The movie and story are ambitious and engrossing, even if some of it is confusing. The movie’s obvious low budget hinders some of the scope that director McGinley is clearly striving for (some of the technology scenes would work better if they were bigger, slicker, and busier, and there are elements of a kind of post-apocalyptic future that the movie doesn’t articulate well because it needs way more money to do that stuff). But the ideas regarding technology, art, and the value of the individual make the movie and story engrossing, even if, again, you’re not entirely sure what the heck is going on.

The rock music on display is badass. The band used for the movie, Thunderpussy, has a great had rock/blues sound that should make for a great soundtrack album if and when one gets released. And the “operatic” moments are pretty cool, too, even if you’re not all that into that kind of music.


And the performances are generally terrific throughout. Molly Sides is amazing as Devi Danger. She can sing, she can act, and she can destroy things with her voice. What’s not to like about all of that? She also knows how to walk down a hallway all scary and shit and covered in blood. That can’t be easy.

Tim Gouran is creepy as Stanley Arkoff, at least when he’s in sick and scheming businessman mode. When he’s all about conquering life and death he’s just the worst kind of human being in the world. When he’s vulnerable, though, Arkoff is a nice guy in a bad situation. You don’t so much like him, but you do sympathize with him a little. A little.

Ray Tagavilla is a piece of shit as Dr. Calvin Yamachi. He’s a scientist hell bent on finishing his life’s work, which would be commendable if that work wasn’t so damn exploitive and, well, awful. Tagavilla just oozes sleaze in this part and is a joy to watch, in a sick and twisted kind of way.

Amy Thone is weird as Adrian Balew because you’re not quite sure what her deal is. Is she a full on good guy or is there something else going on with her? It seems like she’s on the side of the light at the end, but at the same time I’m not entirely sure that she is. Perhaps a further exploration of her character is being saved for a sequel?

And then there’s Conner B. Neddersen as Scattering, Devi’s boyfriend. I like him, sure, but what the hell does she see in him? I’m guessing it’s a rock and roll thing because, man, it sure seems like they shouldn’t be together. I mean, that’s how I saw him. Perhaps your opinion of Scattering will be different.

Danger Diva is an ambitious, weird as hell sci-fi flick with a bit of rock and roll spirit at its core. It also seems to want to comment on what can happen if and when technology takes over everything. A definite must see for sci-fi fans and fans of bizarre cinema. Very cool through and through. I know I want to see it again.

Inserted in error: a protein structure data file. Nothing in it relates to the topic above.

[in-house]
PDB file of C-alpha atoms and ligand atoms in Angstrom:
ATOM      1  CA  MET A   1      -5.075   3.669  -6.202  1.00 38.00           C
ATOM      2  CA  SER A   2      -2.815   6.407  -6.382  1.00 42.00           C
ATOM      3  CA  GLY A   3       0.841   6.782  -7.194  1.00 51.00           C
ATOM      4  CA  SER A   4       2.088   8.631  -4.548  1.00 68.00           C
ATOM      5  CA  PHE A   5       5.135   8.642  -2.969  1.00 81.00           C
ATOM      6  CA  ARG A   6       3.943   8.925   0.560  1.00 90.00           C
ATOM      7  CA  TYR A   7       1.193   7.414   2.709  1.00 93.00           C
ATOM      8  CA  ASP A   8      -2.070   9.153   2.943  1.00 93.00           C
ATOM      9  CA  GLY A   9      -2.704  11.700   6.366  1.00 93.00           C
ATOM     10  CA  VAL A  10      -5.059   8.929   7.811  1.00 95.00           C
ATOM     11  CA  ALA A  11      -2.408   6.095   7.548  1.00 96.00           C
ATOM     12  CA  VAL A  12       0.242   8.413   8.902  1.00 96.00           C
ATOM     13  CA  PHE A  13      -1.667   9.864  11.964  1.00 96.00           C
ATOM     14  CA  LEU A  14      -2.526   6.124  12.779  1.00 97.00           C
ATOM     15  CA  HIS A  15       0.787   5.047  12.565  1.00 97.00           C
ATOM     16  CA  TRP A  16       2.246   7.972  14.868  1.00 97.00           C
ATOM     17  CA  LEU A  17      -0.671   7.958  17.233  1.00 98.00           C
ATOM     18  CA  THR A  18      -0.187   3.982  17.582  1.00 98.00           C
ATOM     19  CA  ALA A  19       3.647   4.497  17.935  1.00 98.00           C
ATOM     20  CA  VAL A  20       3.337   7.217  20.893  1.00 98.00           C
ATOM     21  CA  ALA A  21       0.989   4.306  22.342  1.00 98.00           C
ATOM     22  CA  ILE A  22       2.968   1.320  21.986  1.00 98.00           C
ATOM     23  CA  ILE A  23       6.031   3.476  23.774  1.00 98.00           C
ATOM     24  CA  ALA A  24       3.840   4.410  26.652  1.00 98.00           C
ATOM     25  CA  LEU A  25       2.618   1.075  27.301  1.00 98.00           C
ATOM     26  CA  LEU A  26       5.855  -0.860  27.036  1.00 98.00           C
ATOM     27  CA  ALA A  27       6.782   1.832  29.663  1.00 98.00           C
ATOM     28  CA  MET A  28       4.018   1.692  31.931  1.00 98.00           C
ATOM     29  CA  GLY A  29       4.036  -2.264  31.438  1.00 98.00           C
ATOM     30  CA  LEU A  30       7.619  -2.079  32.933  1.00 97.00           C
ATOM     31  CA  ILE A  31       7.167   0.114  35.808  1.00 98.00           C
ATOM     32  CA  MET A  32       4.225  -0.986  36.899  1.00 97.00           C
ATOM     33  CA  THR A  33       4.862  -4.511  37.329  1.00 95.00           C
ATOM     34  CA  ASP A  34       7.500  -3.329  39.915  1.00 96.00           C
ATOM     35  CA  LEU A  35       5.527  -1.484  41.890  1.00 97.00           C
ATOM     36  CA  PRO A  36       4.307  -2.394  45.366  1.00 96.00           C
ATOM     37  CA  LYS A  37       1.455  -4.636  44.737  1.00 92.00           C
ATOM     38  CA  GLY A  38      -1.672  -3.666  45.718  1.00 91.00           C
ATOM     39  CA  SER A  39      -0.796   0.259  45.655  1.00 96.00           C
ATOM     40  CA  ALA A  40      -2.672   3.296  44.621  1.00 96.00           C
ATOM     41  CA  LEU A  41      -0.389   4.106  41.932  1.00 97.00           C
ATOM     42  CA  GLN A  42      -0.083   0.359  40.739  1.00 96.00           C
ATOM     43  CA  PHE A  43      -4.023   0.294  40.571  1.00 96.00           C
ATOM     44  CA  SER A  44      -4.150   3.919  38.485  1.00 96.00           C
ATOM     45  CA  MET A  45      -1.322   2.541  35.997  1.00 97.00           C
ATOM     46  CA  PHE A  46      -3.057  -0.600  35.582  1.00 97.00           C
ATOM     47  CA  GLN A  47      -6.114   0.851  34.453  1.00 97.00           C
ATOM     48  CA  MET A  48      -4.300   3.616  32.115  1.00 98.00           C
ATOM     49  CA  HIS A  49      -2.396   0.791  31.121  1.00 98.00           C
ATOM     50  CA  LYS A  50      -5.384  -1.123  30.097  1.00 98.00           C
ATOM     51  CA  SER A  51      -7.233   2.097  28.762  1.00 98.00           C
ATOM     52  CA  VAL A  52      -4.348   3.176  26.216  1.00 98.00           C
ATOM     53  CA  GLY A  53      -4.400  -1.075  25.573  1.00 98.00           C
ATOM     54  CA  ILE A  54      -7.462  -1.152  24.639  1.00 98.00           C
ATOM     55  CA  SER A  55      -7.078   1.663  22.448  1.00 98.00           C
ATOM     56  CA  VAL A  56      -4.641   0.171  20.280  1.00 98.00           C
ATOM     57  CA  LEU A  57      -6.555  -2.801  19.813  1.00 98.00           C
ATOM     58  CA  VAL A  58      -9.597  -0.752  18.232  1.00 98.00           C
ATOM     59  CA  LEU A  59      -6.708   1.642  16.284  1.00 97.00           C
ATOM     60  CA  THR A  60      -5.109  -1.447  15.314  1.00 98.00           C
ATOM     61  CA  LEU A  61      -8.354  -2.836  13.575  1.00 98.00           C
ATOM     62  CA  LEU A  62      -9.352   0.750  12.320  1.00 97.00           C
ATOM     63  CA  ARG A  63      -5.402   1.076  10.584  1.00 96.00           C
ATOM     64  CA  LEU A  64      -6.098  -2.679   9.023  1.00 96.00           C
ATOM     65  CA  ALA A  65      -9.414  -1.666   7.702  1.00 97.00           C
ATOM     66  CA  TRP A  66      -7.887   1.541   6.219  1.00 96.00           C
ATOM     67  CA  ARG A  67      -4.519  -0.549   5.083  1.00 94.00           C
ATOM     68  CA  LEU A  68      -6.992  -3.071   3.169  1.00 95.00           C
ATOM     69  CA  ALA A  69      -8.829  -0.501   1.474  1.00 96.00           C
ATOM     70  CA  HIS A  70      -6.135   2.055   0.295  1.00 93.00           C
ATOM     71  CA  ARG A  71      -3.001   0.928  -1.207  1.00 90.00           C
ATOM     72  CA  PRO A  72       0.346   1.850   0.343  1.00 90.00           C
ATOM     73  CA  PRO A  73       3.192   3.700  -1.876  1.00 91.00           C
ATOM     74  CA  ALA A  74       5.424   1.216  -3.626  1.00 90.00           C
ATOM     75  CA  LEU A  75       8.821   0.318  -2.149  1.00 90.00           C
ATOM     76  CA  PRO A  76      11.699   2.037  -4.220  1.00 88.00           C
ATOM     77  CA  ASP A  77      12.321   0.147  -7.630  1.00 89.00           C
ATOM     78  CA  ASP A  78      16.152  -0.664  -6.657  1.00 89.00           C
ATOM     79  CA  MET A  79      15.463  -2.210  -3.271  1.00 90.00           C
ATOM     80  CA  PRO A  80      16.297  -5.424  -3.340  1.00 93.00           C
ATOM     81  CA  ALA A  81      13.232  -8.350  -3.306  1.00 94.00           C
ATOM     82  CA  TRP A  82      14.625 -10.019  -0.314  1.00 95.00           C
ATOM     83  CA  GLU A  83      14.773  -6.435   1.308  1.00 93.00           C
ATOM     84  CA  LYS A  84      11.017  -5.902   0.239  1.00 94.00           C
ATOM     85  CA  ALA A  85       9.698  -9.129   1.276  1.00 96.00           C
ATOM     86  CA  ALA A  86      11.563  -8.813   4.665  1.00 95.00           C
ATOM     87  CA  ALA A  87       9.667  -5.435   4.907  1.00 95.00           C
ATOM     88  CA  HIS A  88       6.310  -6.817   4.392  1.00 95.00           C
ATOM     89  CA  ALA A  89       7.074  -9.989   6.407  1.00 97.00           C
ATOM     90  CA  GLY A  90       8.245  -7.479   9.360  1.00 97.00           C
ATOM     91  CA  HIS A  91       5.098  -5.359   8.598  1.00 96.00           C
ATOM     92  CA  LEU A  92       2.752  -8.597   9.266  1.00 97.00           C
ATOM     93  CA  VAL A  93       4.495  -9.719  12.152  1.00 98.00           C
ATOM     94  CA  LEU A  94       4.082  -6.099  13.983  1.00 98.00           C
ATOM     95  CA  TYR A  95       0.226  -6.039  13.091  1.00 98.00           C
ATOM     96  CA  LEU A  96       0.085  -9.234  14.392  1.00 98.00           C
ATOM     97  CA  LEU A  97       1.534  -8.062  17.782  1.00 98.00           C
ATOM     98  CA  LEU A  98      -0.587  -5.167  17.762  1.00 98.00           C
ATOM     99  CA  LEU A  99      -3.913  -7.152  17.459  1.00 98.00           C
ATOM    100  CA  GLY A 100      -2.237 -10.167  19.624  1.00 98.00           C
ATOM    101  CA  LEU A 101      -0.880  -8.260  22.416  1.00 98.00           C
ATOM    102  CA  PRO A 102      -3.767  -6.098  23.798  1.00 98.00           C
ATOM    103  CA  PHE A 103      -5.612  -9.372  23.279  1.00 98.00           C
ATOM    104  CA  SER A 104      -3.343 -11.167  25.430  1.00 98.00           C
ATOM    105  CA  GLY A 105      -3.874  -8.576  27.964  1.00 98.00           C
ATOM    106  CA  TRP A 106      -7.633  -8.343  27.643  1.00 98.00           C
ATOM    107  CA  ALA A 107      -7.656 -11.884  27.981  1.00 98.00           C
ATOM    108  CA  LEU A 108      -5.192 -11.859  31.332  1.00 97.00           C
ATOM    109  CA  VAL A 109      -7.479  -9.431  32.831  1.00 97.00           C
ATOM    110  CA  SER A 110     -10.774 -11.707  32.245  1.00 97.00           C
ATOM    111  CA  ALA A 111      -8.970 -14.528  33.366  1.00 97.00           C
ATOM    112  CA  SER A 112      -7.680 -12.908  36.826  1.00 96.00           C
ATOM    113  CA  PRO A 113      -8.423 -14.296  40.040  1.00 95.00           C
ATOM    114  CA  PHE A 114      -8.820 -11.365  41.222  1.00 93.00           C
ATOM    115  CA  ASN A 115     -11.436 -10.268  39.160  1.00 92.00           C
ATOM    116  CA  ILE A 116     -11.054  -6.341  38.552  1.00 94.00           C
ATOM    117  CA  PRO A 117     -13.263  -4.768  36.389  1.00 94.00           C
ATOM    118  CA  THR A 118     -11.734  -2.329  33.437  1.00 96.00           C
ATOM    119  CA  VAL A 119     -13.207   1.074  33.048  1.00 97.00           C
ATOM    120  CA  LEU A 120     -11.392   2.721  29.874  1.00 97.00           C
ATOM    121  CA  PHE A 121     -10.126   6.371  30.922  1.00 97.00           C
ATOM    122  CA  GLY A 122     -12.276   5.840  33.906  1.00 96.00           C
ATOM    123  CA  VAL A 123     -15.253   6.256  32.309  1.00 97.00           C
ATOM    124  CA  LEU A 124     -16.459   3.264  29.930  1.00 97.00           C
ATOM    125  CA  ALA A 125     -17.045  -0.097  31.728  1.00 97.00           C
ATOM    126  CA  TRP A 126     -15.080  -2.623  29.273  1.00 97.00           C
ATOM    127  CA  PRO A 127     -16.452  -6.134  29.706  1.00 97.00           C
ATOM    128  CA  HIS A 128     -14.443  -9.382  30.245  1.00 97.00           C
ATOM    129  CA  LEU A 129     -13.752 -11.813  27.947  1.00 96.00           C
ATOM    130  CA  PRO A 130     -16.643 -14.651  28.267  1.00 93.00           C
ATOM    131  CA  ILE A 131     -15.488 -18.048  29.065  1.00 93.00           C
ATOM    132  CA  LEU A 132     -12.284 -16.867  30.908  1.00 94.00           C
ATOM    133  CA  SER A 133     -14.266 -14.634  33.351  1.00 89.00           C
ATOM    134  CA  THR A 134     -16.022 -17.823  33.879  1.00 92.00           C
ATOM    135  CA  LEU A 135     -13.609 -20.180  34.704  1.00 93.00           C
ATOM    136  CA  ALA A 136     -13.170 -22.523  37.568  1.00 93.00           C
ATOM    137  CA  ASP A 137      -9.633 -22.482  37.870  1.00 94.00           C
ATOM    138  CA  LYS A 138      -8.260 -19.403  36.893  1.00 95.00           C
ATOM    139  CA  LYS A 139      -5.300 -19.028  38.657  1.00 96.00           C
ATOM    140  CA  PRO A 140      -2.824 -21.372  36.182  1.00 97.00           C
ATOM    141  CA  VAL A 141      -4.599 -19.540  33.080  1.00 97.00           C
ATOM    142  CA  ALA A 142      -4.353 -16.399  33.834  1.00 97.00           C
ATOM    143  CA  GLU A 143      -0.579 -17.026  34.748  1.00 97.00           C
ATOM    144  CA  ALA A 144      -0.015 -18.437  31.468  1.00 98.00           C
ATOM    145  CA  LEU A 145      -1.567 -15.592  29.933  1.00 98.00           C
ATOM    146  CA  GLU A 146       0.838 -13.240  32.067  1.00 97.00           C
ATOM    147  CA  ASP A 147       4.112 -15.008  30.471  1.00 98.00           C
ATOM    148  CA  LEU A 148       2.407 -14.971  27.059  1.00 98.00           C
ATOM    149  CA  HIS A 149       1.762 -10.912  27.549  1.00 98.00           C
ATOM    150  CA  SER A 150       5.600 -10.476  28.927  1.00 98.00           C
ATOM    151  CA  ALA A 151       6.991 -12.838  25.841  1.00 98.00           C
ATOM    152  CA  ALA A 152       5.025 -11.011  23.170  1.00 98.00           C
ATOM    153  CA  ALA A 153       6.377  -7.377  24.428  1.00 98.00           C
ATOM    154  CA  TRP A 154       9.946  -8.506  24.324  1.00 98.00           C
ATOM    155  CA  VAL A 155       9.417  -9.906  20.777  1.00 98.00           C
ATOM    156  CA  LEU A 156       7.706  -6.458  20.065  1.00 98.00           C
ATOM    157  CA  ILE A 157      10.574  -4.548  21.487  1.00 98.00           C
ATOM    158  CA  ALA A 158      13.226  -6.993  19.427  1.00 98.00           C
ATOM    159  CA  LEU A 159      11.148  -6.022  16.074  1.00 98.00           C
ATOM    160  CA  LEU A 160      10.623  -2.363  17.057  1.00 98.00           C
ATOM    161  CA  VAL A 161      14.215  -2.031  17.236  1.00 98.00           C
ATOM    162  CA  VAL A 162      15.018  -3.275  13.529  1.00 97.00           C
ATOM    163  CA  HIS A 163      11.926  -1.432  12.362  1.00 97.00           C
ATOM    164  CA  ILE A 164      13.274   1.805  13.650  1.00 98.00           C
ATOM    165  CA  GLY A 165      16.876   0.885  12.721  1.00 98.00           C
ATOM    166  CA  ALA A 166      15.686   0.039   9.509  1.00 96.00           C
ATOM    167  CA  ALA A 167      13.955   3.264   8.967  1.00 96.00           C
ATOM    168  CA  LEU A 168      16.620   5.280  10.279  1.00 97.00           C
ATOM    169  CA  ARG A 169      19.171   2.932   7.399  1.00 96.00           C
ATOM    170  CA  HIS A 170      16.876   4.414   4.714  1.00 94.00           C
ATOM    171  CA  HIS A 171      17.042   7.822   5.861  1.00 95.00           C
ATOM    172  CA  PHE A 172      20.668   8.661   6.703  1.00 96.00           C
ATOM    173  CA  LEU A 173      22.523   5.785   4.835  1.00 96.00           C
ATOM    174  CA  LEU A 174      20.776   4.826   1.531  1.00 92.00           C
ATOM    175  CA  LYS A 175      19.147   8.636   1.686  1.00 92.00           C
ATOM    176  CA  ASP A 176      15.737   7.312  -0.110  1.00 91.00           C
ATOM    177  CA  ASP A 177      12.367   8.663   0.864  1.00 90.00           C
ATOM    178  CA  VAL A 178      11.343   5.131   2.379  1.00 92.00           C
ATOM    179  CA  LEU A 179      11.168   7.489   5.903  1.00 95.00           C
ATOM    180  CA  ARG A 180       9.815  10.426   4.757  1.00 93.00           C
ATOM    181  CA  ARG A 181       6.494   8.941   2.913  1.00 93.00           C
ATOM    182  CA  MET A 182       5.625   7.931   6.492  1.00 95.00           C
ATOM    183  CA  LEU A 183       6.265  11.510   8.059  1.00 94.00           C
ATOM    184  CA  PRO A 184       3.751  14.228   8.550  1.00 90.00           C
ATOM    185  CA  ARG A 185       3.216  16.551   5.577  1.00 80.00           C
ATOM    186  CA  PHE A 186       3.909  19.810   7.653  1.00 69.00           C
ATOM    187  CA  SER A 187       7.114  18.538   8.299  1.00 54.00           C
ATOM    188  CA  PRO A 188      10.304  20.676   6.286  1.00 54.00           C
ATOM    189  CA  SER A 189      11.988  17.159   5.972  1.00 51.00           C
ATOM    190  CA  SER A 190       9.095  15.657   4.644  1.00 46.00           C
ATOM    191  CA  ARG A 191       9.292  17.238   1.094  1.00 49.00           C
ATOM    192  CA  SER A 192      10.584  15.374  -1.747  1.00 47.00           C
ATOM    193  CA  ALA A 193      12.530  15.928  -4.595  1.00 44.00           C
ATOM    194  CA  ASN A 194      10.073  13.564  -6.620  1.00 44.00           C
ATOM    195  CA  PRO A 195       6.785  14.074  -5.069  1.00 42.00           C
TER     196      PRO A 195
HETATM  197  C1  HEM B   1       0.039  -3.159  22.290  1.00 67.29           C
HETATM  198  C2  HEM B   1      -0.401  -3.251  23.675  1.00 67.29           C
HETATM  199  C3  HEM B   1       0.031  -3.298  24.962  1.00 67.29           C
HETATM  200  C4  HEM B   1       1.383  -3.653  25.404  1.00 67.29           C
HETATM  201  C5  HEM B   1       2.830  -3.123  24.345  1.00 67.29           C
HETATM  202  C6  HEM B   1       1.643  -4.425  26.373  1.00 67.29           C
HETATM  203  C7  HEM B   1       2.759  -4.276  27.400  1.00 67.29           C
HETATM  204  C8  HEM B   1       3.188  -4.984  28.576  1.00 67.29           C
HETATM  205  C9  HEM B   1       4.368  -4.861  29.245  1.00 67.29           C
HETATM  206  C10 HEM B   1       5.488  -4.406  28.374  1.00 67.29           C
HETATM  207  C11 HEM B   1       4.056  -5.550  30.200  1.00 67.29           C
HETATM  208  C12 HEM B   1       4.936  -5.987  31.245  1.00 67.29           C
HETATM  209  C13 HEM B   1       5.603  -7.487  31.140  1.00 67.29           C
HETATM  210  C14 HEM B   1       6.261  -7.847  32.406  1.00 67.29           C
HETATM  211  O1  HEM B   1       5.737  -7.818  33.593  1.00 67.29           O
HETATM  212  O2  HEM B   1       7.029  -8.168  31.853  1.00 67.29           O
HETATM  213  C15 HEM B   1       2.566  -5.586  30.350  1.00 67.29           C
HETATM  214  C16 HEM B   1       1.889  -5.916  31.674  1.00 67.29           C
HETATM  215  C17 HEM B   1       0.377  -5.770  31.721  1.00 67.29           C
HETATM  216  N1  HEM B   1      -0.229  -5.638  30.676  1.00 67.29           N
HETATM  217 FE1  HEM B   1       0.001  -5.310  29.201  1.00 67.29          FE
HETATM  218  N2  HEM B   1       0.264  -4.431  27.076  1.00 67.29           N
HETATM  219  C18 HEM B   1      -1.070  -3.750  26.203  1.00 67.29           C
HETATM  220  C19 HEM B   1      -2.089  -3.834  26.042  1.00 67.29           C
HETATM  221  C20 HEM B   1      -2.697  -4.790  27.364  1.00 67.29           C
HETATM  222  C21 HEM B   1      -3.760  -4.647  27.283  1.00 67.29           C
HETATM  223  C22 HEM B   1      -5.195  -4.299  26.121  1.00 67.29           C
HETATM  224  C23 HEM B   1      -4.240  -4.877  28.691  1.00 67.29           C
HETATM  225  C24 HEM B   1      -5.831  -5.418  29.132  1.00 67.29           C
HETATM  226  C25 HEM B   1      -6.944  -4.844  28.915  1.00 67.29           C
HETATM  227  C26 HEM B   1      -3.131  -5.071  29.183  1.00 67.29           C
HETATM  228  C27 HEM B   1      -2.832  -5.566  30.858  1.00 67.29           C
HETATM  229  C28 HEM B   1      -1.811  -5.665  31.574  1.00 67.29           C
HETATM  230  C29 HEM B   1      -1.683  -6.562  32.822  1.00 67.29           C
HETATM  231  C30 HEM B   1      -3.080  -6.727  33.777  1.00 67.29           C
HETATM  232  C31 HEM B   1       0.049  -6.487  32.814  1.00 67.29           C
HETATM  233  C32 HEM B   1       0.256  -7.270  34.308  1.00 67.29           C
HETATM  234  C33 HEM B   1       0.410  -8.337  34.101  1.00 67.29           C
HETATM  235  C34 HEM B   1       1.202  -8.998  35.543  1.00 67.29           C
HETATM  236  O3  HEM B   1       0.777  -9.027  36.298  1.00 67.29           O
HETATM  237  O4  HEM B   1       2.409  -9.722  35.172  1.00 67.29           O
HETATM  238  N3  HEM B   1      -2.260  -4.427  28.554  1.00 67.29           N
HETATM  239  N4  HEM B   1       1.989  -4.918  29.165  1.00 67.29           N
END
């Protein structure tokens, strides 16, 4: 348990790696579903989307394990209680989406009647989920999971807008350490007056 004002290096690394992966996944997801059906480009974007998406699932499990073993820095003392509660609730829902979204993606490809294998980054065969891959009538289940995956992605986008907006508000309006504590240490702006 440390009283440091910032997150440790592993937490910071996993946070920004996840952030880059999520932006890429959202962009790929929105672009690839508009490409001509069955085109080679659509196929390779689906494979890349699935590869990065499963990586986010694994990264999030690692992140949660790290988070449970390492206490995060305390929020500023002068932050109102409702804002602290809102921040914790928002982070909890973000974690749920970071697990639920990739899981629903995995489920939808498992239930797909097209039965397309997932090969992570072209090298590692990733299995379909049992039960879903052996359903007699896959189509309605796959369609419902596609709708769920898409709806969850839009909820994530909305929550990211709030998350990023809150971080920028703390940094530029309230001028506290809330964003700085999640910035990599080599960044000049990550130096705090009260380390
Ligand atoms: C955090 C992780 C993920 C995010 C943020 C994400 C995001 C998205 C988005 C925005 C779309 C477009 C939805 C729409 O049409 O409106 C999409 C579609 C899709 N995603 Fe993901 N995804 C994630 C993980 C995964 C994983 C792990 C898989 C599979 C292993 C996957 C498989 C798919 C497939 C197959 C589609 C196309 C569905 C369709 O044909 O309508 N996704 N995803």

See Danger Diva. See it, see it, see it.

So what do we have here?

Dead bodies: 5

Explosions: None.

Nudity?: None, although there are some scenes with Molly Sides where she’s wearing some skimpy underwear.

Doobage: Singing, public striptease, setting a public fire, fire extinguisher hooey, off screen barfing, a body slam, a crowd riot, serious face punching, a guy climbing up the side of a building for some reason, multiple instances of a guy sucking on an oxygen mask, jail hooey, a flashback, band practice with a different singer, recruiting, an eviction, a giant needle in the ass, bullshit about “memory transference,” opera surgery, a neck injection, impromptu mouth stuffing gag, fish saving, more singing, opera bullshit, sex, sensory deprivation hooey, two goons, a damaged ankle, Taser hooey, a ball gag, grass eating, virtual paddle ball, a cup to masturbate into, a pregnancy montage, the grand tour, a rebellion, attempted reboot, exploding head, “the process,” a brief brawl, total car destruction with serious glass smashing, and a weird as hell ending.

Kim Richards?: Almost.

Gratuitous: An underground hard rock club performance, a hot chick jamming on a guitar while smoking a cigarette, a guy dancing for no reason, base jumping, a license plate that says “flash drive,” singing in jail with harmonica playing, class warfare, a woman named Chamomile, double smacking the wall in frustration, an “I Love Oly” coffee mug, a watch phone, a massage and spa interlude, major sound equipment, old movie posters on the wall, a guy talking in computer code, an old woman in a wheelchair, virtual paddle ball, , a digital double, harp playing, attempted reboot, and a weird as hell ending.

Best lines: “Does anyone out there still want to be human?,” “Devi. Don’t do it,” “Go change your diapers and take a nap!,” “Bitch! You’ll pay for this!,” “Extreme sports?,” “Yet another stellar performance,” “That thing sucks,” “Devi, just think about it,” ‘It’s been one week!,” “Is the surgery on our new diva complete?,” “Breathe, don’t swallow,” “Adrian, she’s completely stressed out,” “This is your Mom?,” “It really brings new light to sound, doesn’t it?,” “What are we doing?,” “So, who is the guy in the suit?,” “Did you tell her about the after party?,” “Please don’t make this difficult,” “I’m not going anywhere with a Putz or a Capenstein!,” “What was he doing? I don’t know. There are a lot of mentally ill people around,” “Stanley, he’s got a point. It’s very soft data,” “How do you expect me to run this company with all that crap jammed up my ram?,” “What is happening to me is not what I signed up for you techno bitch!,” “Let’s feed the cows,” “What the hell are you guys doing here?,” “Get that jizz out of here!,” “Sir William Arkoff, so glad you could join us,” “Hey, mama, take it easy. I just need to borrow William for a minute,” “The reboot’s not happening!,” and “Hello, Stanley.”

The final score: review Very Good
The 411
Danger Diva is a weird beard sci-fi sort of musical that may confuse you but will definitely entertain you throughout. Its obvious low budget undermines some of the scope that writer/director Robert McGinley is going for, but the plusses outweigh the minuses and the end result is something that you should absolutely make an effort to see. I didn’t understand a good chunk of it, but that’s what repeat viewings are for. And that’s what I want to do. I want to see Danger Diva again. I have a feeling that after you see it once, you’ll want to see it again, too. So see Danger Diva. It’s very worth it.

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Danger Diva, Bryan Kristopowitz